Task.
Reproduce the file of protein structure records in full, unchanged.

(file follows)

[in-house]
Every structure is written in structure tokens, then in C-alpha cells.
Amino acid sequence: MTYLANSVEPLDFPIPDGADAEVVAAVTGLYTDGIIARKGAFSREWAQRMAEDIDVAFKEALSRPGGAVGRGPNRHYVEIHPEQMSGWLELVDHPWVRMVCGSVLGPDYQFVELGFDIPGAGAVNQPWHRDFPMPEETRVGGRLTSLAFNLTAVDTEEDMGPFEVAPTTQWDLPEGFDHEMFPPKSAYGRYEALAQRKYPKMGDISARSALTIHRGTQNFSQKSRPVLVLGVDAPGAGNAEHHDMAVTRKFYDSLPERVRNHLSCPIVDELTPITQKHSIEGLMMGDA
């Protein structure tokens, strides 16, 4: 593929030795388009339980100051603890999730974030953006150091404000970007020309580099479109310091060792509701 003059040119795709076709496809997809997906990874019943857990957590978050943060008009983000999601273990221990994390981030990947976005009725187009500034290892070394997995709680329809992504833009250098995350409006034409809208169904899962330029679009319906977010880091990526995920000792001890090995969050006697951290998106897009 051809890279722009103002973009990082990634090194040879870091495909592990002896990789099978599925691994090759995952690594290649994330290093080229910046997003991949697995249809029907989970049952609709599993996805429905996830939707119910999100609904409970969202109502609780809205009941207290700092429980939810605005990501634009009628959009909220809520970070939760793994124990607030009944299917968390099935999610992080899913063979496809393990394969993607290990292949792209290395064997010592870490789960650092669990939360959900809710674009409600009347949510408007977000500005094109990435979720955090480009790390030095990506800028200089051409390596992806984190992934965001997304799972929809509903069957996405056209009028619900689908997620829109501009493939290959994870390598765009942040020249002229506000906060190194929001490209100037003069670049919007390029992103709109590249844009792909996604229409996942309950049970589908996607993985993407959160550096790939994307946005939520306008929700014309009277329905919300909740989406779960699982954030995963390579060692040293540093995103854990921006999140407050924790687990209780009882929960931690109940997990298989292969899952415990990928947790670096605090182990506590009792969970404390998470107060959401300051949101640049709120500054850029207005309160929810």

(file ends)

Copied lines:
[in-house]
Every structure is written in structure tokens, then in C-alpha cells.
Amino acid sequence: MTYLANSVEPLDFPIPDGADAEVVAAVTGLYTDGIIARKGAFSREWAQRMAEDIDVAFKEALSRPGGAVGRGPNRHYVEIHPEQMSGWLELVDHPWVRMVCGSVLGPDYQFVELGFDIPGAGAVNQPWHRDFPMPEETRVGGRLTSLAFNLTAVDTEEDMGPFEVAPTTQWDLPEGFDHEMFPPKSAYGRYEALAQRKYPKMGDISARSALTIHRGTQNFSQKSRPVLVLGVDAPGAGNAEHHDMAVTRKFYDSLPERVRNHLSCPIVDELTPITQKHSIEGLMMGDA
């Protein structure tokens, strides 16, 4: 593929030795388009339980100051603890999730974030953006150091404000970007020309580099479109310091060792509701 003059040119795709076709496809997809997906990874019943857990957590978050943060008009983000999601273990221990994390981030990947976005009725187009500034290892070394997995709680329809992504833009250098995350409006034409809208169904899962330029679009319906977010880091990526995920000792001890090995969050006697951290998106897009 051809890279722009103002973009990082990634090194040879870091495909592990002896990789099978599925691994090759995952690594290649994330290093080229910046997003991949697995249809029907989970049952609709599993996805429905996830939707119910999100609904409970969202109502609780809205009941207290700092429980939810605005990501634009009628959009909220809520970070939760793994124990607030009944299917968390099935999610992080899913063979496809393990394969993607290990292949792209290395064997010592870490789960650092669990939360959900809710674009409600009347949510408007977000500005094109990435979720955090480009790390030095990506800028200089051409390596992806984190992934965001997304799972929809509903069957996405056209009028619900689908997620829109501009493939290959994870390598765009942040020249002229506000906060190194929001490209100037003069670049919007390029992103709109590249844009792909996604229409996942309950049970589908996607993985993407959160550096790939994307946005939520306008929700014309009277329905919300909740989406779960699982954030995963390579060692040293540093995103854990921006999140407050924790687990209780009882929960931690109940997990298989292969899952415990990928947790670096605090182990506590009792969970404390998470107060959401300051949101640049709120500054850029207005309160929810």